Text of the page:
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James Brady chats with Larry Linville, aka Frank Burns from M*A*S*H
White House Press Secretary James Brady chatting with Larry Linville (Frank Burns of M*A*S*H fame) at a M*A*S*H Bash in Washington on October 10, 1984. The party was a benefit for the Foundation for Critical Care Medicine. (UPI Photo/Chas Cancellare/Files)
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Lawrence Lavon "Larry" Linville (September 29, 1939 – April 10, 2000) was an American actor. He was known for his portrayal of obnoxious, pious, self-important and inept surgeon Major Frank Burns in the television series M*A*S*H.

In stark contrast to the belligerent, callous, mean-spirited, selfish Frank, Larry Linville himself has often been described by the show's other cast members as a kind, friendly man who was very open-minded and courteous to those around him. When the show started, Larry signed a five-year contract and was offered a renewal for two more seasons when his contract expired, but he declined. After five seasons, Larry had grown tired of playing the same negative, cartoonish antagonist, especially since during that period, the show's tone had changed from pure comedy to more drama-focused story lines. Linville also felt that he had taken the Frank Burns character as far as he could, given how M*A*S*H had developed, and decided to leave the series so that he could pursue other, more challenging roles.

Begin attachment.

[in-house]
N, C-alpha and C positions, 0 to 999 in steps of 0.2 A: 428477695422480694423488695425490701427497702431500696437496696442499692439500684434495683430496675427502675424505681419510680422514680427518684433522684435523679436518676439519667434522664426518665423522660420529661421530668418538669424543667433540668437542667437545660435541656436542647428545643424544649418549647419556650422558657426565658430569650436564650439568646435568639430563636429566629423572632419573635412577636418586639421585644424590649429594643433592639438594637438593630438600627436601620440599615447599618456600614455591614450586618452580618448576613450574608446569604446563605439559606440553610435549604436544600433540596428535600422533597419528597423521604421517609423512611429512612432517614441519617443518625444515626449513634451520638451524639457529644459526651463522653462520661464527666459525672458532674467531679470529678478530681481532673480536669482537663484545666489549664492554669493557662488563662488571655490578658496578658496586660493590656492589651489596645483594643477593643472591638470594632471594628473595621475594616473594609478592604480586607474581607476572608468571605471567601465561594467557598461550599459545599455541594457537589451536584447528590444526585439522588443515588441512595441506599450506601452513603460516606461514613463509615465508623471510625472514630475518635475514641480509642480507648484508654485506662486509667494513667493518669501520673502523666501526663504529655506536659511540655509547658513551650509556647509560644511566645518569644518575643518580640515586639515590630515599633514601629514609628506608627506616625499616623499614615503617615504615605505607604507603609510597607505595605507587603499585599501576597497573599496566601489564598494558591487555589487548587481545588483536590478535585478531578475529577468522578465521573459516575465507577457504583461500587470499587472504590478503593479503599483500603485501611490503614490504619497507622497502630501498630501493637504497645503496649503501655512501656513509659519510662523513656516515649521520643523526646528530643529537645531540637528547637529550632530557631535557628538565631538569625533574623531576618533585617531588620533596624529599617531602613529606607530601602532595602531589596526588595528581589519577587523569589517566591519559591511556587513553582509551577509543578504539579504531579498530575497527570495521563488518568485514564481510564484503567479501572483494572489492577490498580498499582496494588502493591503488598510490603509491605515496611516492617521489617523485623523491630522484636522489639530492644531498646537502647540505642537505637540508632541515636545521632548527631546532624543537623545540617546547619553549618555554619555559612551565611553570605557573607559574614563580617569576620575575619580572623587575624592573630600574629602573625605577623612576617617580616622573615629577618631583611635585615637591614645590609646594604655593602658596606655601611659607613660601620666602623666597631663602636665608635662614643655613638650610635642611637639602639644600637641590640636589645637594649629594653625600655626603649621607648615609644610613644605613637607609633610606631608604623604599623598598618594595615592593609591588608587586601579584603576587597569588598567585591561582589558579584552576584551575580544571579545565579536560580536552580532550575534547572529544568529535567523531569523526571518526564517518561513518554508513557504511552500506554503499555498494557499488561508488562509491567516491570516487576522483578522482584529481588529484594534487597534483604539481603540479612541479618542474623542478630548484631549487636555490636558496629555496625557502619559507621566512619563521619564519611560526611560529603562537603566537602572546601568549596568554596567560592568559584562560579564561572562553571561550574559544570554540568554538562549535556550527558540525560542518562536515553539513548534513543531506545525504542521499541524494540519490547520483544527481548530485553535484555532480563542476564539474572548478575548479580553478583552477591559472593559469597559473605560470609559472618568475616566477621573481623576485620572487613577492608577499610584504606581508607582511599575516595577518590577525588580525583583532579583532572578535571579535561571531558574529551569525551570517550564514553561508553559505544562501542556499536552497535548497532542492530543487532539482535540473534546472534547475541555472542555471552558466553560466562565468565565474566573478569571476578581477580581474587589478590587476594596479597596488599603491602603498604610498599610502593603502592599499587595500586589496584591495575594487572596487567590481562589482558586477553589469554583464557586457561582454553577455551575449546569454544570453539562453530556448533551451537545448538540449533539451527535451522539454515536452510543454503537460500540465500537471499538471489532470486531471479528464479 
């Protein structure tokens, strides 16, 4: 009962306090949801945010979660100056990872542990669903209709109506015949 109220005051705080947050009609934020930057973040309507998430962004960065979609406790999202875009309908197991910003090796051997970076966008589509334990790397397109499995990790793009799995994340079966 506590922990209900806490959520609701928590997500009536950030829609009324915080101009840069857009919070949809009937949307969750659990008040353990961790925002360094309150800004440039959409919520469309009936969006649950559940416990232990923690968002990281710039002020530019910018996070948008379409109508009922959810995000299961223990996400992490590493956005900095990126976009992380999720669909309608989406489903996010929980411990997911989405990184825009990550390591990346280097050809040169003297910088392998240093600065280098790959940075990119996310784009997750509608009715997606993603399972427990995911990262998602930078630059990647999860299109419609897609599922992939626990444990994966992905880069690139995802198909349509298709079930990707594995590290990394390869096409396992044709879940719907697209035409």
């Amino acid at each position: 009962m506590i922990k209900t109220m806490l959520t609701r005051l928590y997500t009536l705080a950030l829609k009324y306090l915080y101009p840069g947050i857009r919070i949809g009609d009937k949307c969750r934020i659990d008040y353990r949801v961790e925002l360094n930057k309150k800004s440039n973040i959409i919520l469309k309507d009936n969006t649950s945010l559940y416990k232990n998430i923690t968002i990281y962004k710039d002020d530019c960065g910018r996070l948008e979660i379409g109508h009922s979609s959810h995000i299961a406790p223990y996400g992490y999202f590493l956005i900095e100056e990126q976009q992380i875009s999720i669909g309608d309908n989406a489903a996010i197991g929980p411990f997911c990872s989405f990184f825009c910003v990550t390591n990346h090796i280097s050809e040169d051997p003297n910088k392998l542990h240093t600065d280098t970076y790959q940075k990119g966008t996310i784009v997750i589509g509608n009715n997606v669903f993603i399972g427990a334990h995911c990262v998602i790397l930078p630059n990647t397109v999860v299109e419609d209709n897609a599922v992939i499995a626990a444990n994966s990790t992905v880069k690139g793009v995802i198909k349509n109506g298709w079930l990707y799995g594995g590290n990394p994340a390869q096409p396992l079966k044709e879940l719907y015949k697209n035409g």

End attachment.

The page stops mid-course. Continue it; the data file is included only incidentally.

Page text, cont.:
Linville starred in a total of twenty-eight movies and TV shows. He guest-starred in many television shows, most frequently Murder, She Wrote; Fantasy Island (he appears as an inept genie trapped in a bottle); The Love Boat; Bonanza (He played a corrupt Frank Burns-type POW officer); Mannix; and CHiPs. He also appeared on episodes of Airwolf (he played Maxwell in "And A Child Shall Lead") and Mission: Impossible (he usually played a vicious, unfunny Frank Burns-type Gestapo secret policeman), Murder She Wrote (in which he plays a policeman who thinks Jessica Fletcher is a CIA agent), The Rockford Files (playing a petulant Frank Burns-type psychologist), and Kolchak: The Night Stalker, in which he played the youngest police captain on the force. Before appearing on M*A*S*H, Linville played a doctor on the TV Movie The Night Stalker, a predecessor of the Kolchak television series. After M*A*S*H, he played a stock character—the Crazy General—along with Edward Winter in the pilot episode of Misfits of Science. He also starred in the short-lived The Jeffersons spinoff Checking In, where he played Florence Johnston's (Marla Gibbs) nemesis, Lyle Block; however, this series only lasted four episodes. Linville co-starred in 1984 on Paper Dolls, a nighttime drama on ABC offering a glimpse behind-the-scenes of the fashion industry. In 1991, Linville appeared on an episode of the television series Night Court as a doctor. Linville also appeared in an episode of "ER" in 1994 as a medical consultant.

This article is licensed under the GNU Free Documentation License.
It uses material from the Wikipedia article "Larry Linville."
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